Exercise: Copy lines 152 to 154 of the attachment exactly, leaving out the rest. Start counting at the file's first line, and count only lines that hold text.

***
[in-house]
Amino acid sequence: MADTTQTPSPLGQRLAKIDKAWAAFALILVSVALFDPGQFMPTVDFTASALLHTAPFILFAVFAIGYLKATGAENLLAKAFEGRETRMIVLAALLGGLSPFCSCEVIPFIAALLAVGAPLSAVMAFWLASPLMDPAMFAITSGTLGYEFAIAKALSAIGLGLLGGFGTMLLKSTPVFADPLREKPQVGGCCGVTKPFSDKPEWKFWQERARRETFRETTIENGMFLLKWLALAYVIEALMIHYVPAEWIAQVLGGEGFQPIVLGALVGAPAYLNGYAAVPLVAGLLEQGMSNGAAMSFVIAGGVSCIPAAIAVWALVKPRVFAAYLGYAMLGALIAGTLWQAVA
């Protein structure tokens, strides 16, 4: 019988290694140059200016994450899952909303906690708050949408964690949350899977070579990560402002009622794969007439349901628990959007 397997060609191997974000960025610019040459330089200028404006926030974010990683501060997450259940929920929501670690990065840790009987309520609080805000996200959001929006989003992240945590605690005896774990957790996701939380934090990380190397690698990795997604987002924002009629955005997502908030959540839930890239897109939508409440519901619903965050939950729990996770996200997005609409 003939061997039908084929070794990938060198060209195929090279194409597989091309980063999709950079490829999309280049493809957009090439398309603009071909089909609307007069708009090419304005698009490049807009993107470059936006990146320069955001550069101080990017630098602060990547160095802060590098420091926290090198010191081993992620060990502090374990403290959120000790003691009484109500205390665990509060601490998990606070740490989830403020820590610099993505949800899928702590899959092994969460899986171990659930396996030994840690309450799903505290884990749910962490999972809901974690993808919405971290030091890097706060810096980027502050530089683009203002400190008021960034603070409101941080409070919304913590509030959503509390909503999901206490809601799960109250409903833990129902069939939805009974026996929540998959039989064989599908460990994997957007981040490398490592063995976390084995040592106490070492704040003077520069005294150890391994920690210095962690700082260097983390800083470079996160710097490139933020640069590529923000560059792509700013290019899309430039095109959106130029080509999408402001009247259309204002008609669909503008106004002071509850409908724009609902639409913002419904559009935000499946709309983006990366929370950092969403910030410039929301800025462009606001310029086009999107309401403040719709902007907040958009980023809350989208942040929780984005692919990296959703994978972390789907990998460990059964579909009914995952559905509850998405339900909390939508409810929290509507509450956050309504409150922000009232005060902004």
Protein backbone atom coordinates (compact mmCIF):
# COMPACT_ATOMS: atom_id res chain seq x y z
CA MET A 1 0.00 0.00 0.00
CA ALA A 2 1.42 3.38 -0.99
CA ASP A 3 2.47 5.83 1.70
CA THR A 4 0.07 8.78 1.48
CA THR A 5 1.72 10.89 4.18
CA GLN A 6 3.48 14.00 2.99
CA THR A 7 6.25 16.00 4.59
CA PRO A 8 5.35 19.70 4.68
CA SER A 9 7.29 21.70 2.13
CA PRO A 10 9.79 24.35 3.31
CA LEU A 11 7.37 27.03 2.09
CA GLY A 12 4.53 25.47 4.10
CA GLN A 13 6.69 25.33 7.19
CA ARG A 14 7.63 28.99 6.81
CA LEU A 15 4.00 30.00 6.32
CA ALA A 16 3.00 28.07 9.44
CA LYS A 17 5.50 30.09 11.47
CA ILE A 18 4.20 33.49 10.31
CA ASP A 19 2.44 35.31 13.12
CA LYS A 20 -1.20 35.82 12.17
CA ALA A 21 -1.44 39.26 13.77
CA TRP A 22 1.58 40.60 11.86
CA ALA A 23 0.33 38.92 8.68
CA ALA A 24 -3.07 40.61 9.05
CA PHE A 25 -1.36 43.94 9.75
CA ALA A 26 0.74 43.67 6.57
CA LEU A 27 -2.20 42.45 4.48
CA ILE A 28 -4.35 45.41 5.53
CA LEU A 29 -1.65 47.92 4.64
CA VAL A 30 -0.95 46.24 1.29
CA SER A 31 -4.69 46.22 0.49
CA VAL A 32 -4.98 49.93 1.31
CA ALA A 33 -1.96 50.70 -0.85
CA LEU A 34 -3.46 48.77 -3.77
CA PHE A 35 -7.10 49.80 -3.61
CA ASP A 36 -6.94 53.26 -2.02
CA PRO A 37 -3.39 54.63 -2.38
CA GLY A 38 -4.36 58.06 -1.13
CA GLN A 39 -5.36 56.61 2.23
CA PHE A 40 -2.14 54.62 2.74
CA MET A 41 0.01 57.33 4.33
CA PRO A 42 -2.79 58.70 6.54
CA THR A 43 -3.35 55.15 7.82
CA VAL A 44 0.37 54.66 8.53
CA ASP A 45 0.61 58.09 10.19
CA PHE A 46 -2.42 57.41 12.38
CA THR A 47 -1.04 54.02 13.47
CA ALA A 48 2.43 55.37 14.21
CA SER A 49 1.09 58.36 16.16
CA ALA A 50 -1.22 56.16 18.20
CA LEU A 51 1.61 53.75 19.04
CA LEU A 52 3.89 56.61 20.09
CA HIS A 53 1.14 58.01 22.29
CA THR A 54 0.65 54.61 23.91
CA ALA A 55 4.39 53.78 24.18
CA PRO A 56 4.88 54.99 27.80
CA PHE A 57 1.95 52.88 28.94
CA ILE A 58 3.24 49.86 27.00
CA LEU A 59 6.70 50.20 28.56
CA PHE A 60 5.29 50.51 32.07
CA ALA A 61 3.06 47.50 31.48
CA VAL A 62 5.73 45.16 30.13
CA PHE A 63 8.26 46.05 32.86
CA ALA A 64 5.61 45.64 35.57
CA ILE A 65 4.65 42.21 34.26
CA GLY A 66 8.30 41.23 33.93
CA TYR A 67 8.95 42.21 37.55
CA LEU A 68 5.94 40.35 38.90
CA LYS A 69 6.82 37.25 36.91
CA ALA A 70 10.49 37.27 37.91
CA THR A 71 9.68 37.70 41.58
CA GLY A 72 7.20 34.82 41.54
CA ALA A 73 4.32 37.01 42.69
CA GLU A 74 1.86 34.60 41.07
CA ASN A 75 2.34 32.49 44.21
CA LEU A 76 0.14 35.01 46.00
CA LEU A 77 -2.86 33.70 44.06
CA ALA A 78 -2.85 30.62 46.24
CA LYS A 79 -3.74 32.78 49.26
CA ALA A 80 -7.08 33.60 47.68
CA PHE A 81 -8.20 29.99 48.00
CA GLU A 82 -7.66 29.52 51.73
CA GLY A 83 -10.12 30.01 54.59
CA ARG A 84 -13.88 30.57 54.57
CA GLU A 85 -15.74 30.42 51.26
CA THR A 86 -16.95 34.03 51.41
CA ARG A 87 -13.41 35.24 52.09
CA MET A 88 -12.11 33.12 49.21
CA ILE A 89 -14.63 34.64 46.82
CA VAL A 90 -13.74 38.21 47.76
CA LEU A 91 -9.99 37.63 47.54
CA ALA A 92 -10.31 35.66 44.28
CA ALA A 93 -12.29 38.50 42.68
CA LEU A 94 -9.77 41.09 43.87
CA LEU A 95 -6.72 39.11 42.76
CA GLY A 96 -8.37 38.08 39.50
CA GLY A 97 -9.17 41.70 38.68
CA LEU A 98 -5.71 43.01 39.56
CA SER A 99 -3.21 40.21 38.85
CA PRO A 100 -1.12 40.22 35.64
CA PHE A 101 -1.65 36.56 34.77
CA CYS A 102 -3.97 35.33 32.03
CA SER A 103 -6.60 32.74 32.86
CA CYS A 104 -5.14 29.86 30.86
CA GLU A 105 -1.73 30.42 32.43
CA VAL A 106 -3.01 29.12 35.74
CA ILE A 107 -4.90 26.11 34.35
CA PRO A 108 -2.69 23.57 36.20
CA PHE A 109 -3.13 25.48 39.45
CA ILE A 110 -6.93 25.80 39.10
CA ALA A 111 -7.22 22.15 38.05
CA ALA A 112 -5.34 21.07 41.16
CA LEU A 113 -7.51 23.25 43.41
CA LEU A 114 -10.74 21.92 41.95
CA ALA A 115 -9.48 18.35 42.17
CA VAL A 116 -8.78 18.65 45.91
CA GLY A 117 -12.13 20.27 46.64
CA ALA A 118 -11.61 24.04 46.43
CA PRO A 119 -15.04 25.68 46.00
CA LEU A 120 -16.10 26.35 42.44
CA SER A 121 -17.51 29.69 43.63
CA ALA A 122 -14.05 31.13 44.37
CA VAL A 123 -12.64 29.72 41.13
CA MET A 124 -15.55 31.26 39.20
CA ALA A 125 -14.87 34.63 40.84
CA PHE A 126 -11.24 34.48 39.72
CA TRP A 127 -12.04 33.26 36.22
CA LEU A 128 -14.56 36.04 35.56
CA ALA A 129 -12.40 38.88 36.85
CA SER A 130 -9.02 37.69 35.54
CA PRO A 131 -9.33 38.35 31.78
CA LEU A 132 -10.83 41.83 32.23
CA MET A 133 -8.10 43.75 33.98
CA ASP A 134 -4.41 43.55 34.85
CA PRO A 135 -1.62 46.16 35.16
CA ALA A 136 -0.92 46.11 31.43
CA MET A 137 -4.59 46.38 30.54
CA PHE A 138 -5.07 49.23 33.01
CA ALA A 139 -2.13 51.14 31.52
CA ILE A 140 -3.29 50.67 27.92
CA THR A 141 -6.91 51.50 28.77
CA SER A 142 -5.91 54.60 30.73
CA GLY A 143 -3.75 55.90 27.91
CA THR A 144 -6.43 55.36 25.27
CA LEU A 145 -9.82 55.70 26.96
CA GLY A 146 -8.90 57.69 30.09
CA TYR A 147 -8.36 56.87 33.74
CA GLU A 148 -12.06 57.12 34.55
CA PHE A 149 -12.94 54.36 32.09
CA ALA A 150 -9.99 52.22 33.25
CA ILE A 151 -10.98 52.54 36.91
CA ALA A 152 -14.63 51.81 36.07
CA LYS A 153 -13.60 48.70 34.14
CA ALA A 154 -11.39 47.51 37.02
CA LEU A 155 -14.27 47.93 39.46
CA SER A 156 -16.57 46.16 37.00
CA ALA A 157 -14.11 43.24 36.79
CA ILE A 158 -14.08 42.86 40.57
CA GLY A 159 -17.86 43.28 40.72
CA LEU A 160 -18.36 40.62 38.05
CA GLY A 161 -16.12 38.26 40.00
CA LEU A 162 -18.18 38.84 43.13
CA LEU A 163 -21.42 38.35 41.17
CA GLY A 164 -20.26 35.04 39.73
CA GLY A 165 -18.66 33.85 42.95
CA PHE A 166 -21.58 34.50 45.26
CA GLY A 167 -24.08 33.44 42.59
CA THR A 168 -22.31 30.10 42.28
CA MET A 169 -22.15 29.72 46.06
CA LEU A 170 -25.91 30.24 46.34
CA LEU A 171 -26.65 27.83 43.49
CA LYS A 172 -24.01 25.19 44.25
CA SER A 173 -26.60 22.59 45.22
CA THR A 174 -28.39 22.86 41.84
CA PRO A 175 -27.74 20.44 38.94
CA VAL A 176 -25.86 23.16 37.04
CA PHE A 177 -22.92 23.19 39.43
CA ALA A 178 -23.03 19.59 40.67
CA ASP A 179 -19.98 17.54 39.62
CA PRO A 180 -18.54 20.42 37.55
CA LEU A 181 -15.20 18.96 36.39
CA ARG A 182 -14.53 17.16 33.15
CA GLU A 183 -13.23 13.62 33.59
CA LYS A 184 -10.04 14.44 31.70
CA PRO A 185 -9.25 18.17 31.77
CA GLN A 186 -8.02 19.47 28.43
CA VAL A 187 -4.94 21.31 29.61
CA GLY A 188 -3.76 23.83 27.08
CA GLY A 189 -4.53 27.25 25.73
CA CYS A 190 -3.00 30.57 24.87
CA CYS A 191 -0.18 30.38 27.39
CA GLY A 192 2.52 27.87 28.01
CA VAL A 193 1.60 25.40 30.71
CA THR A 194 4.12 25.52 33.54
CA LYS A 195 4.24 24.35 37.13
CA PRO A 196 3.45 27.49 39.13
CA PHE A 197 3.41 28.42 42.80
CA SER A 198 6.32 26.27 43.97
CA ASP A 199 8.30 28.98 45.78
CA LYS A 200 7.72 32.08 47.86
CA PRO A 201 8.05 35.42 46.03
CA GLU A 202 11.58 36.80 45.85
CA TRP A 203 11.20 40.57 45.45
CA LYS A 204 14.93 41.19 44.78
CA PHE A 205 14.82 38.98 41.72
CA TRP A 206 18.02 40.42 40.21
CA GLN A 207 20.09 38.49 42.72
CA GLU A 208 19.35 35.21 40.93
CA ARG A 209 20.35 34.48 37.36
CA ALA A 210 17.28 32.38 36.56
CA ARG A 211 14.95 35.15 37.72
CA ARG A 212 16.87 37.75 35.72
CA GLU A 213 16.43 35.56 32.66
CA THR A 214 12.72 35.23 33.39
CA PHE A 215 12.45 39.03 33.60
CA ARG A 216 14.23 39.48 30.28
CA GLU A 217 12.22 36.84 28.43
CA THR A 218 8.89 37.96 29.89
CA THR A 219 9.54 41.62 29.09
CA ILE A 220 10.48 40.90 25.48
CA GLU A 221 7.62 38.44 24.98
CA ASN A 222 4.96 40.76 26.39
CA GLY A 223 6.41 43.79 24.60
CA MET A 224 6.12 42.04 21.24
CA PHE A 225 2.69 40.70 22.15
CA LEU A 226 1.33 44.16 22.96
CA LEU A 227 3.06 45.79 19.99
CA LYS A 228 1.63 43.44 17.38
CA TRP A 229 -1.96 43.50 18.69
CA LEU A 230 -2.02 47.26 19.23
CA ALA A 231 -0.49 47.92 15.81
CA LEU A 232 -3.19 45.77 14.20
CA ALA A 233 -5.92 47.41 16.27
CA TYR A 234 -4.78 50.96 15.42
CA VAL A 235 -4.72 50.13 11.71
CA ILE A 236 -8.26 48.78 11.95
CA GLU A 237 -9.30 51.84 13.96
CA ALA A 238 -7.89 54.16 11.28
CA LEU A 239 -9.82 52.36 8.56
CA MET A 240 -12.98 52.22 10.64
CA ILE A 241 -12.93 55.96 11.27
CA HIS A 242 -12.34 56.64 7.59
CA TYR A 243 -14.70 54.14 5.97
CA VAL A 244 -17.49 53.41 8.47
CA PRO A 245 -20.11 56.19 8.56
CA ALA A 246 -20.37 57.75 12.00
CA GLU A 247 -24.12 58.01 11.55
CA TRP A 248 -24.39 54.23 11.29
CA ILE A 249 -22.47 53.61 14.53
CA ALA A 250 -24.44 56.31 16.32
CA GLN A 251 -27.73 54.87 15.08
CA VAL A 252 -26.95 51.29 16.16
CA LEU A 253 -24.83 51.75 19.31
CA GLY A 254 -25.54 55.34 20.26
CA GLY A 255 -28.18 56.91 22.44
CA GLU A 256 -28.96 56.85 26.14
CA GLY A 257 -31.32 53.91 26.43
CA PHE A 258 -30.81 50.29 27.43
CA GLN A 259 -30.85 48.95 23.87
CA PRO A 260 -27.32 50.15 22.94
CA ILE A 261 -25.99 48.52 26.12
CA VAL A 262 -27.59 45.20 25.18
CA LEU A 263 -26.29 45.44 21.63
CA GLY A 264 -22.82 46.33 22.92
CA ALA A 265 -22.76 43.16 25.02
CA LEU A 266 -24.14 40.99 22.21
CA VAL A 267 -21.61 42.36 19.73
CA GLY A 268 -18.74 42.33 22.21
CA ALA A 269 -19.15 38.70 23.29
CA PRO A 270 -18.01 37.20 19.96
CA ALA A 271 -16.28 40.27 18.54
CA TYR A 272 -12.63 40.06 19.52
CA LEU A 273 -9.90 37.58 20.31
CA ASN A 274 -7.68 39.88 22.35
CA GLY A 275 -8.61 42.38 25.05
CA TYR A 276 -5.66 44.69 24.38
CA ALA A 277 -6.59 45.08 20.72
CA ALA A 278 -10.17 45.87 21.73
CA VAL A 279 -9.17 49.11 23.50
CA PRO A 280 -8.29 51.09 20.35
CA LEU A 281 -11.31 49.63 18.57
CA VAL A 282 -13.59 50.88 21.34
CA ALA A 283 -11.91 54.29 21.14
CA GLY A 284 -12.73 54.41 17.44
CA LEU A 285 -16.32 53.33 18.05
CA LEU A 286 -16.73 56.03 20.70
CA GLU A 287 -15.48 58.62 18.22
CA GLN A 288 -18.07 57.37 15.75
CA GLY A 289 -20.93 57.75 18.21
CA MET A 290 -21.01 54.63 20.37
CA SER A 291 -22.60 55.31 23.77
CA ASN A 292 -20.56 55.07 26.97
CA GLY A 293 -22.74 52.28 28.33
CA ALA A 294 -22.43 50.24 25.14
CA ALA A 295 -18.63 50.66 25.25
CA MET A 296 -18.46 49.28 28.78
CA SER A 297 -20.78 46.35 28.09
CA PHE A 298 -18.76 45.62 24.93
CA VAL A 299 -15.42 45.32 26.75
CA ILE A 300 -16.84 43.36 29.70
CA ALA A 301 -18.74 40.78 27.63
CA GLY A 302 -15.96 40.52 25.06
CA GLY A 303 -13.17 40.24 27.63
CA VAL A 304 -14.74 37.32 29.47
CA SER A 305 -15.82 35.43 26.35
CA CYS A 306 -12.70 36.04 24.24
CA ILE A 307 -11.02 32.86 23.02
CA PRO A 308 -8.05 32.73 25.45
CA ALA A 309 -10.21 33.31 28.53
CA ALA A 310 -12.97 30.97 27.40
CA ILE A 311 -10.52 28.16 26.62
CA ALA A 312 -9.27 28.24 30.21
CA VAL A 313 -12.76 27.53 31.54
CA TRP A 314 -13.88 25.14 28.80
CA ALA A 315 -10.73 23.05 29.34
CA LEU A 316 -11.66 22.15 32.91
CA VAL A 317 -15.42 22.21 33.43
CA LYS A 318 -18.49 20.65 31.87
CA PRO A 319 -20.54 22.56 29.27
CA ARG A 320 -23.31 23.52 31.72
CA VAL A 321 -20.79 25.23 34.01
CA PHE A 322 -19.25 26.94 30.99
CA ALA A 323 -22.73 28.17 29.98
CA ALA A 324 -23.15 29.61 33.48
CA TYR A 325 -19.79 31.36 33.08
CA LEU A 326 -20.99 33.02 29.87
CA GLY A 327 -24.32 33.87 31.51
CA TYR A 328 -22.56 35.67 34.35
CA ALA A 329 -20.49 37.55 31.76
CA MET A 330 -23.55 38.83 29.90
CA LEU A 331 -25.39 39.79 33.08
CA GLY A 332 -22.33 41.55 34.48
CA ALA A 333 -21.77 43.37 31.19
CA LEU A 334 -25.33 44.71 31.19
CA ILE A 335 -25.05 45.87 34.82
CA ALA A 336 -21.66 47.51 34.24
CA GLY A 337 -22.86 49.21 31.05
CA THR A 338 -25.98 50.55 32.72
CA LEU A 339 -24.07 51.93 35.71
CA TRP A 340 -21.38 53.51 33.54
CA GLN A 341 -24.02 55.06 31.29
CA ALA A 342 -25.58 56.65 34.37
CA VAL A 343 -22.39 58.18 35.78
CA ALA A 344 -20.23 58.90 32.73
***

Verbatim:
CA TYR A 147 -8.36 56.87 33.74
CA GLU A 148 -12.06 57.12 34.55
CA PHE A 149 -12.94 54.36 32.09